This is something I’ve been thinking about for a while.
Several years ago, a colleague in the States shared something M. Scott Peck wrote in his book Further Along the Road Less Travelled, which was a follow up to the much more successful The Road Less Travelled. I have found it to be a helpful way of seeing spiritual development….especially since coming to Ireland.
I apologise in advance that I won’t be able to do justice to Peck’s idea here. If you would like a deeper dive into this than I am going to provide, simply search “M Scott Peck The four stages of spiritual development’, and you will have a whole host of info.
So here is my brief summarization:
Stage One would correlate to a toddler. Life is a bit chaotic and the person they are most concerned about is themselves. “I want food.” “I want my diaper changed.” While it is natural for very young children, people who get stuck at this stage tend to be criminals (although we might think of politicians or CEO’s who find this description as well.) Organizations that provided a very structured existence (like the military) are often helpful.
Stage Two is like an older child. Our one daughter was a great example of someone in Stage 2. She was a rule follower. It drove her insane when her younger sister was always looking for creative ways to break the rules. “The rules are there for a reason!” At stage 2, we place faith in some authority figure…a parent, a religious leader, the Bible, etc. Peck states that many religious people are at stage 2.
Stage Three is the adolescent stage. This is where the individual starts to ask questions like, “Why are those the rules?” “How come they get to decide what the rule are?” “Who put them in charge.” This is the sceptical stage, where questions and doubts must be addressed. It seems there are three major outcomes at this stage…1) if expressing doubts is seen as threatening, the person may be pushed back to stage two. 2) They remain with their faith but tend to move away from overly simplistic answers. 3) they leave faith behind because it doesn’t deal with their questions.
Stage Four, which tends to occur more gradually than the other stages would be more of a mystical stage… or a time of life transformation. There remains a healthy scepticism, but also a willingness to embrace mystery. Beliefs are held, but no longer because of fear, manipulation, or simply because an authority figure says so.
Allow me to again state that I am providing an overly simplified explanation here. Most of us are some combination of each stage most likely…but we do tend to live in stage or another.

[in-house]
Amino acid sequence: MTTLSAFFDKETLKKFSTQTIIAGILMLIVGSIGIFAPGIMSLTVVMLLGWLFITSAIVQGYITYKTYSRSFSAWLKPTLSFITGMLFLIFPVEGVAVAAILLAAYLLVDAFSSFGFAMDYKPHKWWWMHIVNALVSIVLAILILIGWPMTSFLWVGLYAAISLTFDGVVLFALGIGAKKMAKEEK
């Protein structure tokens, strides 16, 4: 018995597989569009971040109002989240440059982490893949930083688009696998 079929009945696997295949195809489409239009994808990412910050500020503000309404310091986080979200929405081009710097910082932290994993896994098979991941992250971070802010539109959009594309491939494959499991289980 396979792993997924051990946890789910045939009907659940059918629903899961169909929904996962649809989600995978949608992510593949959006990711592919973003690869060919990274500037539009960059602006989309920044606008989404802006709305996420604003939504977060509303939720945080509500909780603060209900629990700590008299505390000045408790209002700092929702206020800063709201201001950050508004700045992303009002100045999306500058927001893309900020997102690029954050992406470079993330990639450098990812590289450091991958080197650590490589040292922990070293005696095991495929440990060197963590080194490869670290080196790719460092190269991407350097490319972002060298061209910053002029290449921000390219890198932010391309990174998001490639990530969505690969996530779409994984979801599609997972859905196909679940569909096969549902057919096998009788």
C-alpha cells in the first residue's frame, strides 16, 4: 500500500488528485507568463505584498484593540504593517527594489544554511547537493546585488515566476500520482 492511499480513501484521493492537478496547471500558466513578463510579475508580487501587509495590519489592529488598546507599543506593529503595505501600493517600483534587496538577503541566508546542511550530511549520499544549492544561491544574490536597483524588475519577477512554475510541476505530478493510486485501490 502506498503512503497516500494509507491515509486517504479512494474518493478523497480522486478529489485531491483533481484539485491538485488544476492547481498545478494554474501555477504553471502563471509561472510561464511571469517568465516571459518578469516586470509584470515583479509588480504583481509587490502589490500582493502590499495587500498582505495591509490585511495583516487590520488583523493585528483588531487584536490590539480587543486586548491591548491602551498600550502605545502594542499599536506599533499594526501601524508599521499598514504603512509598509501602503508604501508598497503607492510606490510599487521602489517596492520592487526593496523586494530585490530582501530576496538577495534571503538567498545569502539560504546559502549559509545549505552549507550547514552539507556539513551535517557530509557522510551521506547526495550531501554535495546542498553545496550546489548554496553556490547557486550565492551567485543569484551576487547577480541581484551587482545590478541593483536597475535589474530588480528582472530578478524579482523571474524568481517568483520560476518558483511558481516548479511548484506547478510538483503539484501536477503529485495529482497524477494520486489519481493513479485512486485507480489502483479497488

Here’s a brief example that I think is a helpful way of seeing the difference between Stage Two faith and Stage Four faith. Psalm 37:4 says “Take delight in the LORD, and he will give you the desires of your heart.” (NIV).
A person at Stage Two reads that verse and thinks, “God you say you will give me the desires of my heart…please provide me with a spouse, a good job, and…“ You get the idea.
A person at Stage Four, would look at that same verse and ask God, “Please help me desire the things that you desire…align my heart’s desires with yours.”
There are so many verses of scripture that we read one way…or are told it means one thing, but as we mature…as we spend time listening to the Spirit, we begin to see a depth that we never could have seen before. You can likely think of your own examples.
So what’s my point?
I think up until about the past 40 years or so, Ireland would have been a Stage Two nation. The church (and the local Priest) exercised a great deal of authority and power, and it is no secret that it frequently did not exercise them well.
Yet, over the past 40 years, there has been a major shift taking place. The two recent constitutional referendums, (marriage and abortion) which passed overwhelmingly despite church opposition, illustrate this. Ireland has left Stage 2 and become a Stage Three nation. (And keep in mind, in Peck’s theory, Stage 3 is more mature than Stage Two*).
Ireland has left Stage 2 and become a Stage Three nation.
note: (*clearly I would argue that a person is better off as a Stage Two follower of Jesus than as a Stage Three atheist….but I hope you grasp the point. )
In the States, there is often a romanticised idea of the good old days. (Although, “good for who?” is the obvious response). However, in Ireland, these are the good old days (David McWilliams said this recently, but I can’t remember if it was on his podcast or in an Irish Times article…and Google is not being helpful).
In Ireland, the economy is doing better than ever (This was written pre-Coronavirus). People are no longer emigrating because they can’t find work (although one of my kids did leave because she couldn’t afford to live in Dublin.) Things are not perfect, but there would not be a desire to go back to how things used to be. There can be a debate as to how much responsibility the church bears as to how things used to be, but in the mind of many when the church lost its hold on Ireland…that is when Ireland became a better place to live.
For most Irish people returning to church means going backwards. Leaving Stage Three, and going to Stage Two. Returning to a time few would desire to return to. For many, (both at Stage Two and Stage Three) a Stage Two faith is the only kind of faith they can imagine. And, as you’d guess, that goes over like the proverbial lead balloon.
The challenge for the church is to present a way forward…not backwards. Often people in Stage Three, don’t recognize there is a Stage Four. The question is what does that look like in an Irish context, and how can we communicate that in a winsome way to people whose only concept of “Church” is Stage 2?
That is what I’m wrestling with. I’d love to hear your thoughts.
[the photo is from our first visit to Ireland in 2010]